Mainstream Big Data is all about MapReduce, but when looking at real-time data, limitations of that approach are starting to show. In this post, I’ll review Google’s most important Big Data publications and discuss where they are (as far as they’ve disclosed).
MapReduce, Google File System and Bigtable: the mother of all big data algorithms
Chronologically the first paper is on the Google File System from 2003, which is a distributed file system. Basically, files are split into chunks which are stored in a redundant fashion on a cluster of commodity machines (Every article about Google has to include the term “commodity machines”!)
Next up is the MapReduce paper from 2004. MapReduce has become synonymous with Big Data. Legend has it that Google used it to compute their search indices. I imagine it worked like this: They have all the crawled web pages sitting on their cluster and every day or so they ran MapReduce to recompute everything.
Next up is the Bigtable paper from 2006 which has become the inspiration for countless NoSQL databases like Cassandra, HBase, and others. About half of the architecture of Cassandra is modeled after BigTable, including the data model, SSTables, and write-through-logs (the other half being Amazon’s Dynamo database for the peer-to-peer clustering model).
Percolator: Handling individual updates
Google didn’t stop with MapReduce. In fact, with the exponential growth of the Internet, it became impractical to recompute the whole search index from scratch. Instead, Google developed a more incremental system, which still allowed for distributed computing.
Now here is where it’s getting interesting, in particular compared to what common messages from mainstream Big Data are. For example, they have reintroduced transactions, something NoSQL still tells you that you don’t need or cannot have if you want to have scalability.
In the Percolator paper from 2010, they describe how the Google is keeping its web search index up to date. Percolator is built on existing technologies like Bigtable, but adds transactions and locks on rows and tables, as well as notifications for change in the tables. These notifications are then used to trigger the different stages in a computation. This way, the individual updates can “percolate” through the database.
This approach is reminiscent of stream processing frameworks (SPFs) like Twitter’s Storm, or Yahoo’s S4, but with an underlying data base. SPFs usually use message passing and no shared data. This makes it easier to reason about what is happening, but also has the problem that there is no way to access the result of the computation unless you manually store it somewhere in the end.
Pregel: Scalable graph computing
Eventually, Google also had to start mining graph data like the social graph in an online social network, so they developed Pregel, published in 2010.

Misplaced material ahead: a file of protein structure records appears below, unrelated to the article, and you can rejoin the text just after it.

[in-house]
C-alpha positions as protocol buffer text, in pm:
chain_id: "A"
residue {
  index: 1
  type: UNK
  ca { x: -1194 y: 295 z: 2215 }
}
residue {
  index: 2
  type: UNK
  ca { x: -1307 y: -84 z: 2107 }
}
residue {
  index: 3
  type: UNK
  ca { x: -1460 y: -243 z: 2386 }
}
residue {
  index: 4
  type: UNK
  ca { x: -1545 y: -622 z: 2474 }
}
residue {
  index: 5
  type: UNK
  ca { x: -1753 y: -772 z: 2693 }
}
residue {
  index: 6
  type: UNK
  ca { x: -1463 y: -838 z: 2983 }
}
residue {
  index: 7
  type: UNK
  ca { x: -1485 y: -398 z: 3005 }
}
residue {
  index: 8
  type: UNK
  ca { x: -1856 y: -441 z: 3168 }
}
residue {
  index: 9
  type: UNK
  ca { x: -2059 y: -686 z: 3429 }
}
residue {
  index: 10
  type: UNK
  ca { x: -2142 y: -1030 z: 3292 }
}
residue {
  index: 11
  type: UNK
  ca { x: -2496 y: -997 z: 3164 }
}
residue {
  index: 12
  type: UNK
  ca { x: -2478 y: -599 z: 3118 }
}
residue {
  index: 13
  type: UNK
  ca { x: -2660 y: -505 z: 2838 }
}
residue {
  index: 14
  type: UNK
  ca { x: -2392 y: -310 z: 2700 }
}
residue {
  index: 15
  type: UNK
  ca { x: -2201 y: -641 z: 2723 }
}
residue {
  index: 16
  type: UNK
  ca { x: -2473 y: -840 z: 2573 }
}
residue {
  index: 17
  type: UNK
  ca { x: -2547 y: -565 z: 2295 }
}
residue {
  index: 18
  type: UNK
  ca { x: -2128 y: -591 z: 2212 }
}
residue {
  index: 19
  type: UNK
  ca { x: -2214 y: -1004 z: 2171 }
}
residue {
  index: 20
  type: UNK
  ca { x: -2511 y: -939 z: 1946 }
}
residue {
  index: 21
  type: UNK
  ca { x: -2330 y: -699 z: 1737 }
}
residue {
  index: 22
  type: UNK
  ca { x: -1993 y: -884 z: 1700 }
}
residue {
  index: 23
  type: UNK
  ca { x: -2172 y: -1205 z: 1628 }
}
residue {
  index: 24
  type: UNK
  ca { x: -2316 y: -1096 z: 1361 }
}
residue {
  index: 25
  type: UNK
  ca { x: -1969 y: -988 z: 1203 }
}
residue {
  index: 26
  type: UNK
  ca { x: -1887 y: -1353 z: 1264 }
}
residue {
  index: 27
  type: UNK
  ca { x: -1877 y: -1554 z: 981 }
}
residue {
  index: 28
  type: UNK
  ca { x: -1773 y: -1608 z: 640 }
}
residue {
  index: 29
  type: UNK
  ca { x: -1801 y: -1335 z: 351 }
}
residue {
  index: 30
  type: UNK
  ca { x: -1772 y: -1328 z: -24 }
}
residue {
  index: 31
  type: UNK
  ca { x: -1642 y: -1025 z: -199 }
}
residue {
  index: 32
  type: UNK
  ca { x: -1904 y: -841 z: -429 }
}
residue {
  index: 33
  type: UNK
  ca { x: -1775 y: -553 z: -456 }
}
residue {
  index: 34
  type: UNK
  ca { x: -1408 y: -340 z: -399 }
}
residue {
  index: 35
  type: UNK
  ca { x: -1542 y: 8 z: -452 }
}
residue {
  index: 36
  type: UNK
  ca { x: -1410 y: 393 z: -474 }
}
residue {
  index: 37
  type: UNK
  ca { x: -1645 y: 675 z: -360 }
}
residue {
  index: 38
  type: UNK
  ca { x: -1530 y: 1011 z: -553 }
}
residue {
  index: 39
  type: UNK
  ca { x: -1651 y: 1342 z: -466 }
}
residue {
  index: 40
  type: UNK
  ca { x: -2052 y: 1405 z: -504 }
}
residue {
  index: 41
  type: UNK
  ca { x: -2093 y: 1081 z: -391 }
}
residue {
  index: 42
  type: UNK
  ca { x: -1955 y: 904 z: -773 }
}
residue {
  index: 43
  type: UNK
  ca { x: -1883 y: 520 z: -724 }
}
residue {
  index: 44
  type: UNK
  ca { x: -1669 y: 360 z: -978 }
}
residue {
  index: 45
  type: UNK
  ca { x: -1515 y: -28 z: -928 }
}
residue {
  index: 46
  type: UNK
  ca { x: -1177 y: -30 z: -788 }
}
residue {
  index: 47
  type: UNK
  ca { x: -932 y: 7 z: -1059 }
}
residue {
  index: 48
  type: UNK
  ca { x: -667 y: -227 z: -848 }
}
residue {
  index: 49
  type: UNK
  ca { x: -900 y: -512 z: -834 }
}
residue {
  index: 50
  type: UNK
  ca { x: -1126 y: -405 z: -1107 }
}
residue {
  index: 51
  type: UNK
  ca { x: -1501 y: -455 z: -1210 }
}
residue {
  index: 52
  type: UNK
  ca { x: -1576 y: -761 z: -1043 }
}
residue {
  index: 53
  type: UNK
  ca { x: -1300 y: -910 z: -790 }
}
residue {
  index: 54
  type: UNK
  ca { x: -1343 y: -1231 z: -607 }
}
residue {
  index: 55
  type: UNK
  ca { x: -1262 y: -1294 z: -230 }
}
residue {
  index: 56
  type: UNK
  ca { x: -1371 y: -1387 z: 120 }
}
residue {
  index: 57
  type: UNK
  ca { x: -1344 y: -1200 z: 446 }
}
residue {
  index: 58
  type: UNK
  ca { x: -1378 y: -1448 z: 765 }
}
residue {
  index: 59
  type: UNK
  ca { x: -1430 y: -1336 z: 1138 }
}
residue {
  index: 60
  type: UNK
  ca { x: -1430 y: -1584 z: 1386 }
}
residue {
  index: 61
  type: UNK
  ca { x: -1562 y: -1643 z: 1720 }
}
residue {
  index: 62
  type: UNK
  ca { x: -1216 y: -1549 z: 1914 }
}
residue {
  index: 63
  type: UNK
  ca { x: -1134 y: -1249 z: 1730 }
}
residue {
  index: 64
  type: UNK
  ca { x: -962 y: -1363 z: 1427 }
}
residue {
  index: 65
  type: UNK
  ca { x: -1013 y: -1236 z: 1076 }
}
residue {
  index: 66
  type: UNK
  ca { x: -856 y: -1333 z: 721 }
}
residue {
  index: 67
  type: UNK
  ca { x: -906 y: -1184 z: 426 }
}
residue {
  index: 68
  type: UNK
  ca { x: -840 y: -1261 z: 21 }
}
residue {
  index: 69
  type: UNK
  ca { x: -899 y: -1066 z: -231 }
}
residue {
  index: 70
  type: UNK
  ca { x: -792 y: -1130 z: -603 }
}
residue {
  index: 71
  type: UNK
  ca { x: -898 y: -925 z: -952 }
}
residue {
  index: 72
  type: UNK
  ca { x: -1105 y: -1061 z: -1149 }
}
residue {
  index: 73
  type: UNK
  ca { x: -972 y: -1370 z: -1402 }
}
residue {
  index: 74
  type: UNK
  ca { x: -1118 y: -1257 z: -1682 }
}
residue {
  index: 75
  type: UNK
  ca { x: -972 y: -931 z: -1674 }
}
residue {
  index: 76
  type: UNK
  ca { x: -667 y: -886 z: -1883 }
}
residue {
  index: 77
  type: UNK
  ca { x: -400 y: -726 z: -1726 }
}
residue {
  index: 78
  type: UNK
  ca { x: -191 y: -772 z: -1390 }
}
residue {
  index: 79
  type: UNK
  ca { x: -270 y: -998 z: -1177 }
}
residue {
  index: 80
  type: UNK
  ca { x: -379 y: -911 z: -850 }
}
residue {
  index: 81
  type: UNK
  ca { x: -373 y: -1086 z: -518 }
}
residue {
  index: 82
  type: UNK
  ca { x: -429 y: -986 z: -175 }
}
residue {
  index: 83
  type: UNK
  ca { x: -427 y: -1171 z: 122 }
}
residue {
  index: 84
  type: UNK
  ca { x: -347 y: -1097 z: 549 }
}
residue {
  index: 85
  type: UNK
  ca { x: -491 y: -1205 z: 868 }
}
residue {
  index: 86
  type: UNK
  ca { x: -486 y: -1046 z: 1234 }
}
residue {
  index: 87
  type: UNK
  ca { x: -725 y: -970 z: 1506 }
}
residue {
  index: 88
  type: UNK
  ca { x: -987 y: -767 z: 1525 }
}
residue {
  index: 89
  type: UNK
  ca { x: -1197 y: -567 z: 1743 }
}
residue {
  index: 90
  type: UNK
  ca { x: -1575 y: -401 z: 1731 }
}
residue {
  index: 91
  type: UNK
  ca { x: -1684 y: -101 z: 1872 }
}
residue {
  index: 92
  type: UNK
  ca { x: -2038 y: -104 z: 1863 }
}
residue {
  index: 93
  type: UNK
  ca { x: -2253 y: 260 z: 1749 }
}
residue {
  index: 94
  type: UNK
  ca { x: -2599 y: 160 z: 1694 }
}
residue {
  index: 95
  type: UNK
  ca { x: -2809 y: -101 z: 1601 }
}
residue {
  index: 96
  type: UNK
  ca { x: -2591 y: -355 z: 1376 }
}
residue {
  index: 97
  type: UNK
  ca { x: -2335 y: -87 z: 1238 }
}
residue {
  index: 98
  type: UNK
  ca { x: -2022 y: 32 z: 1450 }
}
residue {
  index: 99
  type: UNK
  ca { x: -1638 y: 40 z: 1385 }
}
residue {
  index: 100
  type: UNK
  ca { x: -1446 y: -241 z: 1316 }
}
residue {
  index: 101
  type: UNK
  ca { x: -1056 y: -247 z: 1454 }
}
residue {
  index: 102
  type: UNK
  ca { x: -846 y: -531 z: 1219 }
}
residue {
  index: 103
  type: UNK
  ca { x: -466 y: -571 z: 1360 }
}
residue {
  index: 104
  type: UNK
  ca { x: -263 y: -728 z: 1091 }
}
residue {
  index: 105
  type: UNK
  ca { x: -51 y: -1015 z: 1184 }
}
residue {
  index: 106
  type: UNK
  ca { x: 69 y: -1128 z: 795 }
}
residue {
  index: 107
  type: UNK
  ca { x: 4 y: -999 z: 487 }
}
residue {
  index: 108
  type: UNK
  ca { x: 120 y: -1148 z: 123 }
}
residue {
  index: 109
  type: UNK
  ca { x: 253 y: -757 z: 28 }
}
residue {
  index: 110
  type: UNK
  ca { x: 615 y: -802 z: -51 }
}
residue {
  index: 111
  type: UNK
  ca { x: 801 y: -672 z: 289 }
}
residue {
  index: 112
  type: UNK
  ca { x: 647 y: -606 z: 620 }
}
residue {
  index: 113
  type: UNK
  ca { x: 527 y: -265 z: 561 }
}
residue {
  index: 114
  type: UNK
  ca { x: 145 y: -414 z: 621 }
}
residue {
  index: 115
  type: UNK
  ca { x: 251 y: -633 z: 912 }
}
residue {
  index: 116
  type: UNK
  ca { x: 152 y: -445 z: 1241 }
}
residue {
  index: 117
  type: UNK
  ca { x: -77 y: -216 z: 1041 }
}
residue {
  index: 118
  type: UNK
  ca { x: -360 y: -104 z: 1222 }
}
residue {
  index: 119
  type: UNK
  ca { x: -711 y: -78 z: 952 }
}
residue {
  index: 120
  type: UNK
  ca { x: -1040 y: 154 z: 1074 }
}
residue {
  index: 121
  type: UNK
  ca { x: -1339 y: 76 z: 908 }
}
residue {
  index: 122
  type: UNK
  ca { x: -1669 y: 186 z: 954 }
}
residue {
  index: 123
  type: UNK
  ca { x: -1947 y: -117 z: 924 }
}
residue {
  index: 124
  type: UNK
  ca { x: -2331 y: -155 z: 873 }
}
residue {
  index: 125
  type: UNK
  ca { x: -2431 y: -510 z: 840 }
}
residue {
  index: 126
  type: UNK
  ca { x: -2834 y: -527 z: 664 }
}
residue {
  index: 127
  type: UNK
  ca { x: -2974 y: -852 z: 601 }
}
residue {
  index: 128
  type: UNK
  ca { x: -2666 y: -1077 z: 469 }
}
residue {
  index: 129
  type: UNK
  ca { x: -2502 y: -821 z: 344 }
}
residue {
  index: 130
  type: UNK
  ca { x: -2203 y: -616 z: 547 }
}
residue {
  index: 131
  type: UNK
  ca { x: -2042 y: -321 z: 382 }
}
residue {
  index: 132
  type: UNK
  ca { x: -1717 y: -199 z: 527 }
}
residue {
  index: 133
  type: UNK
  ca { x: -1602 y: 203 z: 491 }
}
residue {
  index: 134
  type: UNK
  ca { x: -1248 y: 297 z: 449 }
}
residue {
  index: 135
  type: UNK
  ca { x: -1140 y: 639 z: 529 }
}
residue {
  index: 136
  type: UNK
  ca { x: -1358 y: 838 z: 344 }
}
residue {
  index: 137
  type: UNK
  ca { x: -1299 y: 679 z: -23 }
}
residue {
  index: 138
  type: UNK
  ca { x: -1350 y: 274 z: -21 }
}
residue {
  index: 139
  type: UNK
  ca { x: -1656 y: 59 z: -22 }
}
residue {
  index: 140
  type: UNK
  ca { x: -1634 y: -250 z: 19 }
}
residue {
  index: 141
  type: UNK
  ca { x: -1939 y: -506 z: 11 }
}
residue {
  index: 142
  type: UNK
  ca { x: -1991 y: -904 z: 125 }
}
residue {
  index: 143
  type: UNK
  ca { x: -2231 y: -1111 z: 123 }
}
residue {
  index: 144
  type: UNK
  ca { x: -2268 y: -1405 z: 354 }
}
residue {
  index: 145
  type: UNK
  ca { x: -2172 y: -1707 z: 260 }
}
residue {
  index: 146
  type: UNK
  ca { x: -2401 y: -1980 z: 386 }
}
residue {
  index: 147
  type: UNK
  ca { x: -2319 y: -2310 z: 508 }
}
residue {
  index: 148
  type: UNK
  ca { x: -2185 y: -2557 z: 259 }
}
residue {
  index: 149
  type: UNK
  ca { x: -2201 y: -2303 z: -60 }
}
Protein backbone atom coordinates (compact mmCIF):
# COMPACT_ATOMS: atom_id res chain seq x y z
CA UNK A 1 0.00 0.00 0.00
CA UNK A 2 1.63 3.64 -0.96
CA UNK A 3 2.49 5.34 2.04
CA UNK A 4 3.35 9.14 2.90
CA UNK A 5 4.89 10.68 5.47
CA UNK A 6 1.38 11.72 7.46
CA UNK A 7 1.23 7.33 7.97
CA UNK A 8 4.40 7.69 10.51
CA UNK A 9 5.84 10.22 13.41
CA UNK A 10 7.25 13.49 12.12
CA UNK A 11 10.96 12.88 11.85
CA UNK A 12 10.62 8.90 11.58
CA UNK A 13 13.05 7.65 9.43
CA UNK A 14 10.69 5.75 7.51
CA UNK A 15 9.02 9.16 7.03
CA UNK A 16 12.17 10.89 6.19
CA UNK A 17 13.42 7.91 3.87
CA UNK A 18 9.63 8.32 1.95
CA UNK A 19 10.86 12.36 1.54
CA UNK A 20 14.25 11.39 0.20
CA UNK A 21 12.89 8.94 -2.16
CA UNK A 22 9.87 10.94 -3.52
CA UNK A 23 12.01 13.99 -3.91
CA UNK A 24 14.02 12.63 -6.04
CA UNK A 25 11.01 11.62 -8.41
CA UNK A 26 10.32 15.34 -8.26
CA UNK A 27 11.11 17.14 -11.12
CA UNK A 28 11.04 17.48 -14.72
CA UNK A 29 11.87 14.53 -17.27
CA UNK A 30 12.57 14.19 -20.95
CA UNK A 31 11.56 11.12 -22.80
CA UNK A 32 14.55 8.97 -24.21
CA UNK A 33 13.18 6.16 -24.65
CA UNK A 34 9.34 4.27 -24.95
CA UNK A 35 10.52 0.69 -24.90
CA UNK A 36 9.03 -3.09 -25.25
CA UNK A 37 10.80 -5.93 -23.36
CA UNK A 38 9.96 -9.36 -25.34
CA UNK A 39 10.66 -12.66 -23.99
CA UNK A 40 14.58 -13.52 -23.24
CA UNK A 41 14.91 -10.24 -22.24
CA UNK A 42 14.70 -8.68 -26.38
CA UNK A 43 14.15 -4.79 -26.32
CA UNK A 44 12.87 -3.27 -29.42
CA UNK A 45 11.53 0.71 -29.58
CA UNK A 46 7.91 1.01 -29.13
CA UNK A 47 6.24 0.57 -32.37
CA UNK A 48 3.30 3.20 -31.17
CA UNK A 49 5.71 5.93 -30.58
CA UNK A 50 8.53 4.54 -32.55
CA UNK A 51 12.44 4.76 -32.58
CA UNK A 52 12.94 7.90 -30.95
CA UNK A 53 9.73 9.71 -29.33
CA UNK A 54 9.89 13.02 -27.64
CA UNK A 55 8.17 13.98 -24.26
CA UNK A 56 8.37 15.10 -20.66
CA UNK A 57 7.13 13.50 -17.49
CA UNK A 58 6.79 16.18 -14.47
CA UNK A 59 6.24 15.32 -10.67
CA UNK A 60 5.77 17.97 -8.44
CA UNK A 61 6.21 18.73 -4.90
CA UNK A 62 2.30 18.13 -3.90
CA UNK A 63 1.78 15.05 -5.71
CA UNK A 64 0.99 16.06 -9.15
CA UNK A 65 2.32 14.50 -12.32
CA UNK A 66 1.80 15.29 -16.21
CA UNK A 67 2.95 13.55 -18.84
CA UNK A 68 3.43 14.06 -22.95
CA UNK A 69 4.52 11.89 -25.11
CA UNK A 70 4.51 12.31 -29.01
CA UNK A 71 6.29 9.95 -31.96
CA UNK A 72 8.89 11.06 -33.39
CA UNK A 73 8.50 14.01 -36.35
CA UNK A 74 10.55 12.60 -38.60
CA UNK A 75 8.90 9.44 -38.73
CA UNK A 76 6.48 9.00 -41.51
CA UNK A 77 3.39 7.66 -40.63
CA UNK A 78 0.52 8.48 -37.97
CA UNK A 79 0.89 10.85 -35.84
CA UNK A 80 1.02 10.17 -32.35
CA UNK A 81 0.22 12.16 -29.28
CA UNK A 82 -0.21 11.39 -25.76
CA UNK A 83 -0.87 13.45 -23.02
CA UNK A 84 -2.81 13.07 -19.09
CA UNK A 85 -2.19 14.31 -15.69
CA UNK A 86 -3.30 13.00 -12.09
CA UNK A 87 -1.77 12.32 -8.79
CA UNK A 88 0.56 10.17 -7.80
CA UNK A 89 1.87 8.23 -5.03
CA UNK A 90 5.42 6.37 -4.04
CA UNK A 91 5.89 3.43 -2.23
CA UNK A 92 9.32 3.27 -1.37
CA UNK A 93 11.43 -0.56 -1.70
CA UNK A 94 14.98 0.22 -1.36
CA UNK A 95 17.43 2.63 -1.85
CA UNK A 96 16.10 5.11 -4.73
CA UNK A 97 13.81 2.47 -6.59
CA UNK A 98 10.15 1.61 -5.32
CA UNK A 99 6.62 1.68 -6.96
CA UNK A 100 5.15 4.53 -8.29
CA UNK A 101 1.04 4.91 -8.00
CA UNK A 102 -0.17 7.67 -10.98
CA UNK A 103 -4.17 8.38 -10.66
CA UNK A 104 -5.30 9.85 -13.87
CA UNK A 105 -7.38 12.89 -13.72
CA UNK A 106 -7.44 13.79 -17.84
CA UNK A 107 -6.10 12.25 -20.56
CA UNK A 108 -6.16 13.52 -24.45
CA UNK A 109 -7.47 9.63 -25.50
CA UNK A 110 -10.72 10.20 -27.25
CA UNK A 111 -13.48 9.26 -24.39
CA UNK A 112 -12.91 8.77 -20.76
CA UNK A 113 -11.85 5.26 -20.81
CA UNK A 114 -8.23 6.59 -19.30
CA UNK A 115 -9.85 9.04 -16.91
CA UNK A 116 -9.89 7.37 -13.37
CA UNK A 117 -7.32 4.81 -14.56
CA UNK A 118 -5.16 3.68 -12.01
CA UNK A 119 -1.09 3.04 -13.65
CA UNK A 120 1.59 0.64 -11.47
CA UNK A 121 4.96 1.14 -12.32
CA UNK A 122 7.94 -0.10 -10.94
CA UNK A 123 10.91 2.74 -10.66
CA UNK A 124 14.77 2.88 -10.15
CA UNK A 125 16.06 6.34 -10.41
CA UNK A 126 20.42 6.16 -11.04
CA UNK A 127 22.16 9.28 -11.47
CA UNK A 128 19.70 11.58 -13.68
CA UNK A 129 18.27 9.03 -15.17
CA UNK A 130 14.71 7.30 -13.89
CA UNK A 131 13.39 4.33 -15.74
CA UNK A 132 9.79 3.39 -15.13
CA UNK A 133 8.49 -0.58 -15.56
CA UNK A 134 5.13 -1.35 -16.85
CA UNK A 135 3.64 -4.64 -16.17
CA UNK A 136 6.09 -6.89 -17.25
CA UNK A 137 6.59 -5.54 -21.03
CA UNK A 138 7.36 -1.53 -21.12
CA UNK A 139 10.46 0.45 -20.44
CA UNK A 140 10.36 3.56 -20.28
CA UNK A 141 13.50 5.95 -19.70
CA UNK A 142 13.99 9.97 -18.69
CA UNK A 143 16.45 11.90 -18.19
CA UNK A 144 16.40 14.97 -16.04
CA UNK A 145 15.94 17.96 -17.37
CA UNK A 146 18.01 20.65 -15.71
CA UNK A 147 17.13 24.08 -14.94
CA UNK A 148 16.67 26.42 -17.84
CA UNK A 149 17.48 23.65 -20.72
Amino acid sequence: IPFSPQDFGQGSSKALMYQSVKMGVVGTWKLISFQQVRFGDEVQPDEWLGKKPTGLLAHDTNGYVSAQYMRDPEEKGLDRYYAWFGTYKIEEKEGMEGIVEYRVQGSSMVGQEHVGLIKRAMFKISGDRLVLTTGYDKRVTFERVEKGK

The underlying computational model is much more complex than in MapReduce: Basically, you have worker threads for each node which are run in parallel iteratively. In each so-called superstep, the worker threads can read messages in the node’s inbox, send messages to other nodes, set and read values associated with nodes or edges, or vote to halt. Computations are run till all nodes have voted to halt. In addition, there are also Aggregators and Combiners which compute global statistics.
The paper shows how to implement a number of algorithms like Google’s PageRank, shortest path, or bipartite matching. My personal feeling is that Pregel requires even more rethinking on the side of the implementor than MapReduce or SPFs.
Dremel: Online visualizations
Finally, in another paper from 2010, Google describes Dremel, which is an interactive database with an SQL-like language for structured data. So instead of tables with fixed fields like in an SQL database, each row is something like a JSON object (of course, Google uses it’s own protocol buffer format). Queries are pushed down to servers and then aggregated on their way back up and use some clever data format for maximum performance.
Big Data beyond MapReduce
Google didn’t stop with MapReduce, but they developed other approaches for applications where MapReduce wasn’t a good fit, and I think this is an important message for the whole Big Data landscape. You cannot solve everything with MapReduce. You can make it faster by getting rid of the disks and moving all the data to in-memory, but there are tasks whose inherent structure makes it hard for MapReduce to scale.
Open source projects have picked up on the more recent ideas and papers by Google. For example, ApacheDrill is reimplementing the Dremel framework, while projects like Apache Giraph and Stanford’s GPS are inspired by Pregel.
There are still other approaches as well. I’m personally a big fan of stream mining (not to be confused with stream processing) which aims to process event streams with bounded computational resources by resorting to approximation algorithms. Noel Welsh has some interesting slides on the topic.